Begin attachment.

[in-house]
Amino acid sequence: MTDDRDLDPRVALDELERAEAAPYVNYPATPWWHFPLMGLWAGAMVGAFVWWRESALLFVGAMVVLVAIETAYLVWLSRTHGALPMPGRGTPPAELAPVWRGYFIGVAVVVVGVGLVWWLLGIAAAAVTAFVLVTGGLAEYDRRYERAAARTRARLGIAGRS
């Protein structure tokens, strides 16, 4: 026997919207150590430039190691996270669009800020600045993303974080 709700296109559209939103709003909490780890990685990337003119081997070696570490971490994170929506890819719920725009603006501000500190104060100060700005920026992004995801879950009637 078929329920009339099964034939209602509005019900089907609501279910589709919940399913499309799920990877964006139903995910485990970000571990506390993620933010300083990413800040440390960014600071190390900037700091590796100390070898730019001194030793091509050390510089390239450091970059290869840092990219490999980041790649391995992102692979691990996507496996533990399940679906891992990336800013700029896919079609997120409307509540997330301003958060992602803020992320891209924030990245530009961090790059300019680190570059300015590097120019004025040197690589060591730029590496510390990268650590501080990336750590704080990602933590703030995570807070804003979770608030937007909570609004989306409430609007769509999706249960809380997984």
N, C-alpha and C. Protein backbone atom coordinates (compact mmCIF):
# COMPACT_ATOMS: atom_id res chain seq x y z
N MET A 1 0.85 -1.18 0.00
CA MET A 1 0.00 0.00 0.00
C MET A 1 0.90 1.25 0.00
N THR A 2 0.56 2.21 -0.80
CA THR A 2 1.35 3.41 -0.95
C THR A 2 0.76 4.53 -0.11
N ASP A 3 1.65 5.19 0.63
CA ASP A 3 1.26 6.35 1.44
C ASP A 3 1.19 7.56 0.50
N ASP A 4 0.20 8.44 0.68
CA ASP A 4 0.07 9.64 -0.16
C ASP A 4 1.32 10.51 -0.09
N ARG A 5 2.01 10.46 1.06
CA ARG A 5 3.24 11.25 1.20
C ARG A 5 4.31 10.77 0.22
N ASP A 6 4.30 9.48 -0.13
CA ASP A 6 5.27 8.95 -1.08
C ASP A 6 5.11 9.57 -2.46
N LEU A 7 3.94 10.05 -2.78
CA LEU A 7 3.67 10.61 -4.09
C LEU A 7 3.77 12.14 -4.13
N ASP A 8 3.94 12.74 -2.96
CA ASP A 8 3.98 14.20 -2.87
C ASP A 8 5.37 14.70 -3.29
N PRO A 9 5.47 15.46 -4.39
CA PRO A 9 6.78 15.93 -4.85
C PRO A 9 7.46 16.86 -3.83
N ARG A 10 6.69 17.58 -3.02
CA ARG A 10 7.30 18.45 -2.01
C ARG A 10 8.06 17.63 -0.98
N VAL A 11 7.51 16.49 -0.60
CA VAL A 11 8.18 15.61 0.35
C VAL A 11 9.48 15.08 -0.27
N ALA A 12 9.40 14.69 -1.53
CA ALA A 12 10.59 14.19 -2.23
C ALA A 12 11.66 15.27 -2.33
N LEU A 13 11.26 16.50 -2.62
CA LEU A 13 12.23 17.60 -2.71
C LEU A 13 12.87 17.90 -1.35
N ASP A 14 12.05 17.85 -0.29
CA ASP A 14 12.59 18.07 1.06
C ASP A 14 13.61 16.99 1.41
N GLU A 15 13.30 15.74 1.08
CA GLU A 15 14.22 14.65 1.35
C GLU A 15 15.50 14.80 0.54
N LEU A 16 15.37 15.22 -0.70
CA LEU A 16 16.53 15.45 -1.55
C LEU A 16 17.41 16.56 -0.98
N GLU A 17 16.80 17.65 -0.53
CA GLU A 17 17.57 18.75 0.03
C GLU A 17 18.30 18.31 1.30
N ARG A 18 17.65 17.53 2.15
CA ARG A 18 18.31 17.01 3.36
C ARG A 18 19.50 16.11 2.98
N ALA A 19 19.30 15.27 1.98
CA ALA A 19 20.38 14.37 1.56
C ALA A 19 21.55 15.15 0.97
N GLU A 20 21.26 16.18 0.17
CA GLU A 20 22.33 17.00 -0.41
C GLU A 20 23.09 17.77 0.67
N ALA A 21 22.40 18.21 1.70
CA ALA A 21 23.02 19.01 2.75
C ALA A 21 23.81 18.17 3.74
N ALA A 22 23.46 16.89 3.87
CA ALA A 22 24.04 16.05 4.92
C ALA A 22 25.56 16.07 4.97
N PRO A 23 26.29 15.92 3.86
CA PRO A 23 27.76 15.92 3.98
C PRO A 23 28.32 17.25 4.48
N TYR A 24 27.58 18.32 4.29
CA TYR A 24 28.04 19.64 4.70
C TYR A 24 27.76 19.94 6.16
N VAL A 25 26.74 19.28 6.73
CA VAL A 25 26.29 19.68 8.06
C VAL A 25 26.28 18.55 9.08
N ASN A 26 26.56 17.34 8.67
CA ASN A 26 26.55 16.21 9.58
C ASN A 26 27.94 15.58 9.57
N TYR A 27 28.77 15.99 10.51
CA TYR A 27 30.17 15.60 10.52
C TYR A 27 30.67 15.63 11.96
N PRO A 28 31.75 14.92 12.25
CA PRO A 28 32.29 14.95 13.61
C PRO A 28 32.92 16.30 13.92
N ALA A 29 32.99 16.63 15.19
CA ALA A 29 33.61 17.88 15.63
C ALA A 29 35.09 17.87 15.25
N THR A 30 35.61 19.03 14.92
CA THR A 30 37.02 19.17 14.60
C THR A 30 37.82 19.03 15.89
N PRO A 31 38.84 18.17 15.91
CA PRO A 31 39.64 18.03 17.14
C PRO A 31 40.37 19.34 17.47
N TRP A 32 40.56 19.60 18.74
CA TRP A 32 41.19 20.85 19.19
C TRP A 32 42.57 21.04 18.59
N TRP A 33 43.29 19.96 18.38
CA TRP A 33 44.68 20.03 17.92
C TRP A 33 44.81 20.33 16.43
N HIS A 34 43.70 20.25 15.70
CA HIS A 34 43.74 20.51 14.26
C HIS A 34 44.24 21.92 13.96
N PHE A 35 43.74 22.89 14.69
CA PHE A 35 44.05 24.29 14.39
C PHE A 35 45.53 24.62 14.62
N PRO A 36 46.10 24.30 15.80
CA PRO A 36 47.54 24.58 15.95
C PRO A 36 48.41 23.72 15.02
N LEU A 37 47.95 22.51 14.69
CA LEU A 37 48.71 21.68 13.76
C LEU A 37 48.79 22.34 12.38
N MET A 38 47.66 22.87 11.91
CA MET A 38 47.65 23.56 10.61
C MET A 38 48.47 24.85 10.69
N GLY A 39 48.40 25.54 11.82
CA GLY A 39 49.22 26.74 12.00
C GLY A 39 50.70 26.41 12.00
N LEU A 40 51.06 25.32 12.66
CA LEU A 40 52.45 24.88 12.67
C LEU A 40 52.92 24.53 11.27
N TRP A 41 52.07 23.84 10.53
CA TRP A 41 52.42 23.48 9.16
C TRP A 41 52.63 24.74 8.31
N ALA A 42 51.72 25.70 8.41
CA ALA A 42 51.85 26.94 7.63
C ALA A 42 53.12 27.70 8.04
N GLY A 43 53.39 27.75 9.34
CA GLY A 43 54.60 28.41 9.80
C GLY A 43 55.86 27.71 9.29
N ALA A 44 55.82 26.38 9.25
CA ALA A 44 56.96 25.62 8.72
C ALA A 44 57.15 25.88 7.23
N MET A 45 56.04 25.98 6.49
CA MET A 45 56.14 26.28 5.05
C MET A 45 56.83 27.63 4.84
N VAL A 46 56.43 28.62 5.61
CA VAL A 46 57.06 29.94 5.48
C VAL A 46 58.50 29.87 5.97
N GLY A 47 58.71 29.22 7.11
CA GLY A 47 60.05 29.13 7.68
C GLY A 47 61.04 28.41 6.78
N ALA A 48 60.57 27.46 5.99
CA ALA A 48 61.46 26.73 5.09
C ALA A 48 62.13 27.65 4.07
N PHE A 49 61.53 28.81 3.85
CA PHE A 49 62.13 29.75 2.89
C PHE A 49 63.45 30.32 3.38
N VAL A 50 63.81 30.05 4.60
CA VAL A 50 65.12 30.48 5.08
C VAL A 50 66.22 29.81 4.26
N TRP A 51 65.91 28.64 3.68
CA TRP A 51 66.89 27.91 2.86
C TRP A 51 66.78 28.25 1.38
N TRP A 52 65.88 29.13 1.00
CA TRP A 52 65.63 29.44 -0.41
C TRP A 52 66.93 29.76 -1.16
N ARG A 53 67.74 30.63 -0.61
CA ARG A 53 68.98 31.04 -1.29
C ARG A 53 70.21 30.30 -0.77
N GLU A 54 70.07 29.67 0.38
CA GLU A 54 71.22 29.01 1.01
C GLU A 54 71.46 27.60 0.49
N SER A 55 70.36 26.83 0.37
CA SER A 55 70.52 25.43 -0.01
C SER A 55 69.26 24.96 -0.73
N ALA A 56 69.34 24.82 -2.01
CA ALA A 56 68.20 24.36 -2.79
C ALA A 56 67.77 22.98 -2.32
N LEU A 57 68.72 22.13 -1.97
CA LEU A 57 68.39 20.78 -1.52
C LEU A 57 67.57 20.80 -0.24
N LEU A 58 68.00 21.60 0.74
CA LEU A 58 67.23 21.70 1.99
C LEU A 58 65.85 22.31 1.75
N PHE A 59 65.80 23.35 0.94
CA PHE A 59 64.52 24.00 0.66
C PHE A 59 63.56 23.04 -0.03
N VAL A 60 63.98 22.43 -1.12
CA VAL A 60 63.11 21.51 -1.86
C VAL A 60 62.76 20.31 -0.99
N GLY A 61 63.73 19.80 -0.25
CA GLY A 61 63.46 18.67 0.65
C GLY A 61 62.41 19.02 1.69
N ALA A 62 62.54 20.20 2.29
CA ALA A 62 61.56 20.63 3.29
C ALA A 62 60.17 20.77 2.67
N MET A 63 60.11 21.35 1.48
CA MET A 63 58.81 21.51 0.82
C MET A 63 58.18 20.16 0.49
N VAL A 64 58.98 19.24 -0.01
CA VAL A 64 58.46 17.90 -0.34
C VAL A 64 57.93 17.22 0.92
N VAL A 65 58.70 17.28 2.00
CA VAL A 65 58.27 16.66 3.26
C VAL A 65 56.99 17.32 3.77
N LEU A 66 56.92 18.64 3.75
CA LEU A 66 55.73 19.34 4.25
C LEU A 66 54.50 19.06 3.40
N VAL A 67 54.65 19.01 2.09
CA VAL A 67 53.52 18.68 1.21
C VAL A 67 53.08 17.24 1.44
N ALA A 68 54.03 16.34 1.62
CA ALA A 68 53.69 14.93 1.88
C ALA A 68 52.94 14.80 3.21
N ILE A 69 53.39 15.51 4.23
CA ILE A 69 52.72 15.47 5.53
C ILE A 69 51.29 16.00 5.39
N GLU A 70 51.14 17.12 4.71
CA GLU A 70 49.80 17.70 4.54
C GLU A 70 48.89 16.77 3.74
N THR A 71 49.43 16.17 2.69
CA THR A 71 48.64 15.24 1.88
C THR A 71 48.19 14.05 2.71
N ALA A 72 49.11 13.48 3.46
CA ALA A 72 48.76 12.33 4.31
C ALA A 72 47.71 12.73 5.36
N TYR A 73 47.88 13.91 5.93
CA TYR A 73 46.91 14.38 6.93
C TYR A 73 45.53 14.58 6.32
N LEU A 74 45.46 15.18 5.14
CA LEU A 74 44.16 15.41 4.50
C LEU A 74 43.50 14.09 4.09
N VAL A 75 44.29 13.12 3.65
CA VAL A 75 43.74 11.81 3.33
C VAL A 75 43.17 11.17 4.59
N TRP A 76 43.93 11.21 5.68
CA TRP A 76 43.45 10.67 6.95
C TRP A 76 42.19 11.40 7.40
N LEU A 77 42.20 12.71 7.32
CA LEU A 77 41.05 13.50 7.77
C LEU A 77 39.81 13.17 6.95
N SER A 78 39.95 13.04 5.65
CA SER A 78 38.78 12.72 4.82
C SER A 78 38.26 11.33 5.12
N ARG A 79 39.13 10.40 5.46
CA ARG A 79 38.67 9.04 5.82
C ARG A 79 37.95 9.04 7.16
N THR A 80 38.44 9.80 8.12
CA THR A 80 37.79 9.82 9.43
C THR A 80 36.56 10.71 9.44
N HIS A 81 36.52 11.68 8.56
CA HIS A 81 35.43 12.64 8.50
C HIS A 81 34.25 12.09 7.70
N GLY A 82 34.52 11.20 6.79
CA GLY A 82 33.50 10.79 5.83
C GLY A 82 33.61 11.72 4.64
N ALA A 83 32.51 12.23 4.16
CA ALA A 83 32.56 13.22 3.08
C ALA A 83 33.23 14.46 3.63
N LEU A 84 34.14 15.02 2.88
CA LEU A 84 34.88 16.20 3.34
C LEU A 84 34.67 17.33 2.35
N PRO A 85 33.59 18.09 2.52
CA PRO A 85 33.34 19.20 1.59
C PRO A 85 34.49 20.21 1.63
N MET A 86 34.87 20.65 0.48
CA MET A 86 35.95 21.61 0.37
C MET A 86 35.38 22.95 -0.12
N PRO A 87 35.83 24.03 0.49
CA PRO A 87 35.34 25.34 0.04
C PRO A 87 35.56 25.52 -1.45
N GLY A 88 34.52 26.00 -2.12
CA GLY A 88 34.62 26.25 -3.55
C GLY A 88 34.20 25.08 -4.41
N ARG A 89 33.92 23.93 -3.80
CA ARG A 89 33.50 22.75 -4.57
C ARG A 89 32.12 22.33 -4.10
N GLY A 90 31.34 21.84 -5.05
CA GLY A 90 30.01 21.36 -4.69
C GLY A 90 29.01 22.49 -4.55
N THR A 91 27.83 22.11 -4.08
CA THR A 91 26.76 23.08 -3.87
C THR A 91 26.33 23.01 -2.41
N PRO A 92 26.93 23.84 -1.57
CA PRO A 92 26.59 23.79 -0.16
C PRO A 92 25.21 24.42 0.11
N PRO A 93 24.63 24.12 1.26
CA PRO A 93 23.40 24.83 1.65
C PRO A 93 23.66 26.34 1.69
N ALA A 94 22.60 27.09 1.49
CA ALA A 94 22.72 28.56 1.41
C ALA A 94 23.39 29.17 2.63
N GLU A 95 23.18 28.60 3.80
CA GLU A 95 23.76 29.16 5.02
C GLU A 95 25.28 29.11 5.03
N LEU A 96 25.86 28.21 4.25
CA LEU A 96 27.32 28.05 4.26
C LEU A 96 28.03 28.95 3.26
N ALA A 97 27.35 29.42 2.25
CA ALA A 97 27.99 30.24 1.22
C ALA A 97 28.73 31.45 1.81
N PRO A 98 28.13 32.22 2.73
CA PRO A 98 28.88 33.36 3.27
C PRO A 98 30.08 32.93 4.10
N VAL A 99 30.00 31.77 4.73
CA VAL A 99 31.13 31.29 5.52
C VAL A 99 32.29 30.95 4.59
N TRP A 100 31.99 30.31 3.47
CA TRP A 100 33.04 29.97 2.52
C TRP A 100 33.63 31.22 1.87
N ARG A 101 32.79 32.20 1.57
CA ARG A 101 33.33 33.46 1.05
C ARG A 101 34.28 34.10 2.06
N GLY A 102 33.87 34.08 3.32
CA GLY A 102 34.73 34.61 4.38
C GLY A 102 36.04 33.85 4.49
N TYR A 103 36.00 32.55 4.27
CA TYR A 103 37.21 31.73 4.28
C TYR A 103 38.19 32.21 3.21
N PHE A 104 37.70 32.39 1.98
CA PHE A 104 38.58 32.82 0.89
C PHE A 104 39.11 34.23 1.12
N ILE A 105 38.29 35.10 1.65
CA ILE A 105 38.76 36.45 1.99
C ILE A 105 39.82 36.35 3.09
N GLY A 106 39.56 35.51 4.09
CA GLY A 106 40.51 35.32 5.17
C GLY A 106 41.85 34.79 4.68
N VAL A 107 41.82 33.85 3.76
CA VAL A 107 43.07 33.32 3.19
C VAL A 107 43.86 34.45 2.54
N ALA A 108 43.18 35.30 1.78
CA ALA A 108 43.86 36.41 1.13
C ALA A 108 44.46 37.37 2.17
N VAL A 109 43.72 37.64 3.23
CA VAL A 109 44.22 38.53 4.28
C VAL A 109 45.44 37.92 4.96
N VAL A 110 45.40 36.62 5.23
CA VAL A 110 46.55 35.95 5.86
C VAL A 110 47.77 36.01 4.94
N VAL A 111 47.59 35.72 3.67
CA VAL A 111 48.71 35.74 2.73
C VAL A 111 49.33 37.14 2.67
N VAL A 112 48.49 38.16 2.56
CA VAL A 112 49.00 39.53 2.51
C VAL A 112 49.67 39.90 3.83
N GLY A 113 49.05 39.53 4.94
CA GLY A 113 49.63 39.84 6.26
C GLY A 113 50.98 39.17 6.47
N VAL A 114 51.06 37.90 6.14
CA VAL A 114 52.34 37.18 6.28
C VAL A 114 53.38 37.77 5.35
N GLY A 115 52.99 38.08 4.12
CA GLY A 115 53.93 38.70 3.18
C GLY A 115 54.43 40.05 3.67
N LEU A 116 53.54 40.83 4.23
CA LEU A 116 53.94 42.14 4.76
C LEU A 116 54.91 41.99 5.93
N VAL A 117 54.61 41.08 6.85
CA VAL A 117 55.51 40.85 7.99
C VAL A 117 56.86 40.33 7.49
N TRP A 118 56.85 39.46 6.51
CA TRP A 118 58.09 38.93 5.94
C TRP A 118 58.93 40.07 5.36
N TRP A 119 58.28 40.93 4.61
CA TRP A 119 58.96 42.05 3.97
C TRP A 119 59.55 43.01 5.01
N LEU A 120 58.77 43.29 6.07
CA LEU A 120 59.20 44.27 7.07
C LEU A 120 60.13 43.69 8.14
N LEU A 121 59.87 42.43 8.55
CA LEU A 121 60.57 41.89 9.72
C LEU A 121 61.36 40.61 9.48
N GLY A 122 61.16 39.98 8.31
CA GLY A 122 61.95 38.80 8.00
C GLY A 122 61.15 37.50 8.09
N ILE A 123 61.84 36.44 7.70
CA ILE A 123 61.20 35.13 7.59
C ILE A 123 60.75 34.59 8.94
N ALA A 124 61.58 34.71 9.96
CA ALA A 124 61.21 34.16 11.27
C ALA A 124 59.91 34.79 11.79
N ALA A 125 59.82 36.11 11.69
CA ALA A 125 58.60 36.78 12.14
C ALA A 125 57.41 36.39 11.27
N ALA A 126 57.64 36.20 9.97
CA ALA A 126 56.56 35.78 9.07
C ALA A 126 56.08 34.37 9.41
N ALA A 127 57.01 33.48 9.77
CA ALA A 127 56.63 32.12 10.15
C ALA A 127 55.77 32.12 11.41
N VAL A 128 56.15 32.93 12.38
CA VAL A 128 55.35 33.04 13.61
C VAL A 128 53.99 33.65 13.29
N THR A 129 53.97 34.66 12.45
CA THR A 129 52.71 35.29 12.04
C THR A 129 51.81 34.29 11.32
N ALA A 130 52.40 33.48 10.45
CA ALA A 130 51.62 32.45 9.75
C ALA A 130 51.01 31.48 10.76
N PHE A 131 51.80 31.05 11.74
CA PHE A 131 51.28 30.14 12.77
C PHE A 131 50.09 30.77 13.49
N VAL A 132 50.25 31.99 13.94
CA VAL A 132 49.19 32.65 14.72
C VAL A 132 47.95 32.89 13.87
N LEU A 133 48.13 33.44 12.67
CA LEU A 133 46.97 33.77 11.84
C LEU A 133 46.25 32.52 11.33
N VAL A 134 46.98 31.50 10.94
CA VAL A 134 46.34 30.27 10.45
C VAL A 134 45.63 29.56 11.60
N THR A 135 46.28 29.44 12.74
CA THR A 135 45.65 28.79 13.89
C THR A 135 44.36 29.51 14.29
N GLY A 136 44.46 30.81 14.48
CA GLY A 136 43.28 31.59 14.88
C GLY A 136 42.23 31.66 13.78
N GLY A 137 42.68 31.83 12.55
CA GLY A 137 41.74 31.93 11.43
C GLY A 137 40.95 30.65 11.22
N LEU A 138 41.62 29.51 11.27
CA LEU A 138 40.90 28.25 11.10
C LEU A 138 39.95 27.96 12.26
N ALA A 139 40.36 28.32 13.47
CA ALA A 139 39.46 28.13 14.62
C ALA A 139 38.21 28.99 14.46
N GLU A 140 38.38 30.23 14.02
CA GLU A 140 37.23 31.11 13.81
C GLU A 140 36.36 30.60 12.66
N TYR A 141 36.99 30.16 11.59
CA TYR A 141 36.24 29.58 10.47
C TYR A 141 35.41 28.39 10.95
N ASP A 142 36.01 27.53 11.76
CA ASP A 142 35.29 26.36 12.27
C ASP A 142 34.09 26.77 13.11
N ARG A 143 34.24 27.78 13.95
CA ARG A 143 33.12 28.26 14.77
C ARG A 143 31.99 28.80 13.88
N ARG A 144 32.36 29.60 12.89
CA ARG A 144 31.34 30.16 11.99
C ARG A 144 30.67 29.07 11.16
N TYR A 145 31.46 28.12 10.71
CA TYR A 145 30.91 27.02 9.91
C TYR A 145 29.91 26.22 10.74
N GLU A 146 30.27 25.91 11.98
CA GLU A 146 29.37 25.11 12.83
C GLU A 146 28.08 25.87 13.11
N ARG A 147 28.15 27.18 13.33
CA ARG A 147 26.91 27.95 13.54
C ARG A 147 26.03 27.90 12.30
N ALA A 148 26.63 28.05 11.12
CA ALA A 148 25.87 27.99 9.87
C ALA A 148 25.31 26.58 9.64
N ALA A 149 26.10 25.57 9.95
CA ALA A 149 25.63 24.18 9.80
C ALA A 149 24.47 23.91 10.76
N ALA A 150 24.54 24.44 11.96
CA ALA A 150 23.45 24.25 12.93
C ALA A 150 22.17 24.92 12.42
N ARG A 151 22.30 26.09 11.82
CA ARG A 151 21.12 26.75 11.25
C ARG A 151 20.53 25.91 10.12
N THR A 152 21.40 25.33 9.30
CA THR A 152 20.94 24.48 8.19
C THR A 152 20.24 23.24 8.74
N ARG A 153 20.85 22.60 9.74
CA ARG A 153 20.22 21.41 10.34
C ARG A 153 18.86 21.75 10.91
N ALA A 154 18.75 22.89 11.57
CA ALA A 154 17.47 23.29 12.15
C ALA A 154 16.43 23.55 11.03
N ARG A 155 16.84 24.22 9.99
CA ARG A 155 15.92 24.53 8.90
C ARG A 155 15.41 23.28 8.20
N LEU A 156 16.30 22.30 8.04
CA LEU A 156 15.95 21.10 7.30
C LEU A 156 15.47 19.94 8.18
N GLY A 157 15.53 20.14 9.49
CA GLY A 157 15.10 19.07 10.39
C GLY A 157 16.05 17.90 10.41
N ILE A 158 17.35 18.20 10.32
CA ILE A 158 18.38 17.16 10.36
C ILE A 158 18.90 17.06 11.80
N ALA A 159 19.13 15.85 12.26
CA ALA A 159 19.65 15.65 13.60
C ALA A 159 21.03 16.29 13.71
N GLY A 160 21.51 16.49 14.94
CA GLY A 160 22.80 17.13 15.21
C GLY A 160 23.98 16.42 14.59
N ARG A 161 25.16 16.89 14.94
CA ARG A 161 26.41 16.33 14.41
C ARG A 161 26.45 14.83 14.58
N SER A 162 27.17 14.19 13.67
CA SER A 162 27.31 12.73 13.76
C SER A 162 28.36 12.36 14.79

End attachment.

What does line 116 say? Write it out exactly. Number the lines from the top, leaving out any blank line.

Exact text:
C LEU A 37 48.79 22.34 12.38